Embrace the darkness
Today is the winter solstice, a day that marks the most important family gathering of our year. It’s a tradition that my in-laws began decades ago when my wife and her brother and stepbrothers were teenagers. Now, dozens of extended family members and friends gather to eat chili, throw holly and ivy into a huge bonfire, and recommit to being there for each other in the darkness, and moving collectively toward the light.
This year, the celebration takes on a particular significance because I find myself in the midst of a personal winter. I’ve been at a loss as to what to call this. Depression? No, I know the weight of sadness and this is not it. Stagnation? Not this either. Nothing feels stuck.
But as the year wraps up, my life has gone quiet. Multiple creative projects feel complete. The book I first envisioned writing when I was a child now sits on a shelf in my bedroom. The podcast I started four years ago is a consistent product, ready to move in a direction I can’t yet identify. I don’t know where to direct my creative energy and, in fact, I can’t even locate that energy. I’m weary, the kind of tired that settles in my bones and doesn’t lift just because I’ve had a good night’s sleep. The kind of tired that follows three years of pandemic living, of raising babies and writing a book while working a full-time job. All of it has demanded all of me. I feel as though I have nothing left.
In Katherine May’s meditation on this period in one’s life, which she calls Wintering, she writes:
“Winter is a time of withdrawing from the world, maximizing scant resources, carrying out acts of brutal efficiency and vanishing from sight; but that’s where the transformation occurs. Winter is not the death of the life cycle, but its crucible.”
I’m trying not to hurry through this period. I’m trying not to fill my time with email and to-do lists and tasks that make me feel productive. A winter is a productive time, but its merits are revealed through stillness, the space to let a mind wander and the discipline to bring it back. Instead, I’m reading Sarah Stewart Taylor’s delicious mysteries, with a strong female protagonist who figures everything out in the end. I’m playing with my kids. I’m embracing the darkness, letting it settle me.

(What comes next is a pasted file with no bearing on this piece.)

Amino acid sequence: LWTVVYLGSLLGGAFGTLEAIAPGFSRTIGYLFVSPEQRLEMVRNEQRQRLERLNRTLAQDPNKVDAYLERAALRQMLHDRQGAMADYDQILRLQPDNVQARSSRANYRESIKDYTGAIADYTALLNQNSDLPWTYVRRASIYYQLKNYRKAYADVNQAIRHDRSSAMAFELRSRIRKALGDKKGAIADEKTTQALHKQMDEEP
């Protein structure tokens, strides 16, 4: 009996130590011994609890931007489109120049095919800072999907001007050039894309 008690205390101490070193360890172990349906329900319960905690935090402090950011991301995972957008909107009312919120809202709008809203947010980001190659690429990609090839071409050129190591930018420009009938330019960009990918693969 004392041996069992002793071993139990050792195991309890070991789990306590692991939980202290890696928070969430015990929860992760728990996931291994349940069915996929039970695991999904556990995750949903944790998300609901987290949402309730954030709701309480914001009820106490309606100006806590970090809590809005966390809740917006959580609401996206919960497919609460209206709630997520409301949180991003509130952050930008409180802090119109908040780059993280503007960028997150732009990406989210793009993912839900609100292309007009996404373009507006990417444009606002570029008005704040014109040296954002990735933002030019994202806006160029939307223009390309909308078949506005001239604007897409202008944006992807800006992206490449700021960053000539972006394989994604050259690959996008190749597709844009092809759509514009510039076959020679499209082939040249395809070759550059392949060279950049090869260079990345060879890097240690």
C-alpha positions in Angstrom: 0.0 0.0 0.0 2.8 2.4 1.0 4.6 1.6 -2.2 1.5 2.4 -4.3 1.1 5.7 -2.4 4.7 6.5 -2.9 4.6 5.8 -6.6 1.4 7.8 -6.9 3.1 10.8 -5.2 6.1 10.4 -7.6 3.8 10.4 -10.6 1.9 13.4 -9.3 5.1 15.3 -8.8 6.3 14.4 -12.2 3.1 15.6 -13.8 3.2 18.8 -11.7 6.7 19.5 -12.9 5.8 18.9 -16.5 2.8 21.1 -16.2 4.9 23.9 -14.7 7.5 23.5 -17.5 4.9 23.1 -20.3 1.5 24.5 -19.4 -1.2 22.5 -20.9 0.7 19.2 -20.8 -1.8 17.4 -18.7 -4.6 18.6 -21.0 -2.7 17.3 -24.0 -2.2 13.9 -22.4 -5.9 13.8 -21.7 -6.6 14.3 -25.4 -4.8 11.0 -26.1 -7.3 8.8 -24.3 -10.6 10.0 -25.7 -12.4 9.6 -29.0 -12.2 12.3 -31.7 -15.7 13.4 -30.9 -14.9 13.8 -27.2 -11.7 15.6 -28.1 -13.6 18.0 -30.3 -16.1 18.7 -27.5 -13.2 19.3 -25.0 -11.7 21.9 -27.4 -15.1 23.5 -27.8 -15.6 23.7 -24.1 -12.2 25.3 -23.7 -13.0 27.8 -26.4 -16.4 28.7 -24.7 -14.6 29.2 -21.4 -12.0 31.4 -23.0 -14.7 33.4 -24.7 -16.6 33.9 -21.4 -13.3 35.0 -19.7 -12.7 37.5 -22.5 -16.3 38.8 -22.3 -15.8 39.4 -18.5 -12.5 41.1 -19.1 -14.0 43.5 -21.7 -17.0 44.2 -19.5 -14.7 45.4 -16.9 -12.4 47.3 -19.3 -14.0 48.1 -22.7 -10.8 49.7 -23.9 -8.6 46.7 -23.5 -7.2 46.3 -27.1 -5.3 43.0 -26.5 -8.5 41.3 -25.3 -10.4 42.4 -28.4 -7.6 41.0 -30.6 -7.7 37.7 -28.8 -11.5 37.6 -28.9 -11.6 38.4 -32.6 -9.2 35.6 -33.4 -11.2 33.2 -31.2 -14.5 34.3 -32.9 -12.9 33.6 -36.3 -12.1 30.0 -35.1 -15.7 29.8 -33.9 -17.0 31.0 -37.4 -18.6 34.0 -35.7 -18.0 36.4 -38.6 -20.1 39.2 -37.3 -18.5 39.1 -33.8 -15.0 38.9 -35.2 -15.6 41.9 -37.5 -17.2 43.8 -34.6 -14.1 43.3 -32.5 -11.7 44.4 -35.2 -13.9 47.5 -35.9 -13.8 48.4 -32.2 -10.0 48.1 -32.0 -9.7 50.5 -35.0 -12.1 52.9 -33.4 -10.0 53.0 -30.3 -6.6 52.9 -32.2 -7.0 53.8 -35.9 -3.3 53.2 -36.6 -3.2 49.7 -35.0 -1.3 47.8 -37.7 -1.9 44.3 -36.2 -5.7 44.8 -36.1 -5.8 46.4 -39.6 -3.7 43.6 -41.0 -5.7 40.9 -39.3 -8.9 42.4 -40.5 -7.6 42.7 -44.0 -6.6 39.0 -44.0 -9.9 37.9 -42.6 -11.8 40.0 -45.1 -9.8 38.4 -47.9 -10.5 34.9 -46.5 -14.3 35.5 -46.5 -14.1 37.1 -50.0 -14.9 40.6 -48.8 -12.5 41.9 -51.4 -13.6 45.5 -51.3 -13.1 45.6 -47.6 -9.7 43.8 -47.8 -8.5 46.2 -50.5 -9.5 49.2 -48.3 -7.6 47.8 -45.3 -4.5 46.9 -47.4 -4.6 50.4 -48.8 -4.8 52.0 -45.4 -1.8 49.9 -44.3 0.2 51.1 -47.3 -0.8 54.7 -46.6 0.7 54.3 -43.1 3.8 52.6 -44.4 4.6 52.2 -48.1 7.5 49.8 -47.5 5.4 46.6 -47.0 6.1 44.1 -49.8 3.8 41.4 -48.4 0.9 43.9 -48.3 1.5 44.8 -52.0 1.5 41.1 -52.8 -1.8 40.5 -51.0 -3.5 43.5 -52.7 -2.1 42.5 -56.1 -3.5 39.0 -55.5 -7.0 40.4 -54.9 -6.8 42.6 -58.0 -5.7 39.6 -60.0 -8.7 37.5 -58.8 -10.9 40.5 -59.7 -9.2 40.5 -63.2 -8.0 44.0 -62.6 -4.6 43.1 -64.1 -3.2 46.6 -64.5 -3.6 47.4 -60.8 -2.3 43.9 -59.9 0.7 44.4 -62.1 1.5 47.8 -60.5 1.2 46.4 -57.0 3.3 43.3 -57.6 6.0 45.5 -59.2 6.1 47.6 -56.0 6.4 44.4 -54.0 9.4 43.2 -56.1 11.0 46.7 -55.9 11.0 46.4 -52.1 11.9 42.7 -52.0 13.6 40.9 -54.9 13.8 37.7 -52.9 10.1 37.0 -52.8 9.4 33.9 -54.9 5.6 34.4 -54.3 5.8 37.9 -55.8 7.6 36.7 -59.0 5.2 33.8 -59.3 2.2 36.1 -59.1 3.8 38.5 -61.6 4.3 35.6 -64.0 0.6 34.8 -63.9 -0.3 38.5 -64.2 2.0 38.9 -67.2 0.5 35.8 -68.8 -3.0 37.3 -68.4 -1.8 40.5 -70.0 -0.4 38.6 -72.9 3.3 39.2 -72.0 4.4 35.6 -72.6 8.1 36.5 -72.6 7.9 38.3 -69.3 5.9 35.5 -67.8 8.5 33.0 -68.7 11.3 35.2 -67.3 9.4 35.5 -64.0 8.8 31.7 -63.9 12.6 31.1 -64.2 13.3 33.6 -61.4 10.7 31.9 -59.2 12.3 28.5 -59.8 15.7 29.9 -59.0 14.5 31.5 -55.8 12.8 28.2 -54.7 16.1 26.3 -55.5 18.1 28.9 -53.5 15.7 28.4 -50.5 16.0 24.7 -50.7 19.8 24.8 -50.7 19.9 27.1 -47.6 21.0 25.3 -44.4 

The beauty of seasonality is that the light is on a schedule that I do not control. It arrives in good time. The beauty of community is that we guide each other through the dark moments; we become the internal light that makes periods of darkness bearable. It’s something I’ll think about as I take my place on the bench around the fire this evening, allowing the darkness to settle. May you embrace the darkness in your own life right now. May you be the light for others.
📘 The Family Outing: A good enough version of our lives
My super support team at Harper Collins put together a series of audiograms for The Family Outing, taken from the audio book. True fact: I read the audio for this memoir. Last summer I sat in a tiny recording booth near Times Square for three days, reading myself to me. Who’s going to listen to this? I wondered this at the time. It turns out that a lot of people I know read books via Audible (and you can, too.) The observation below feels on point for this moment:
🎙 Things I’ve recorded: Hello Monday
The podcast has had a strong fall! Check out two episodes that offer up rich conversations and offer a kind of counterbalance to each other. First, we invited Gina Bianchini to talk about her new book, Purpose: Design a community and change your life. Gina talks about how she came to understand purpose in her own life and what we can take from that journey for our own lives:
We also hosted Guillermo del Toro in the studio. Our producer Sarah Storm, who is also a professional actor, conducted this interview, and Guillermo was generous with both his time and his heart. He even brought his Pinocchio puppet. Among my favorite aspects of this conversation was his description of what he’d learned about happiness: "If you want to be happy, don’t think about what you have. Think about what you can do."
📚Things I’m reading:
“The truth is, so few podcasts make any money,” from the Wall Street Journal.
This Twitter thread from Arielle Pardes quoting my HM intvw with Scott Galloway.
Every single thing I can find on chat GPT and the impact it is having and will continue to have on EVERYTHING, especially:
Ben Thompson on AI Homework
ChatGPT will be overhyped, then overlooked, and then, perhaps, essential
That girl is going to get herself killed, a Longreads (long) read that attempts to reckon with the risk involved in wilderness (and life) and how we seek to control it (and cannot).
Arthur Brooks in The Atlantic on how to want less.
📘 The Family Outing: Here’s a reminder that the book makes a strong holiday gift. You can purchase a copy for yourself here.
And thanks to everyone who keeps posting and sharing and sending photos of the book from places including (below) Los Angeles, Lexington (MA), the UWS (NY), Florida, Brooklyn, Santa Rosa (CA), Little Rock (AK), San Francisco, Jackson (MS).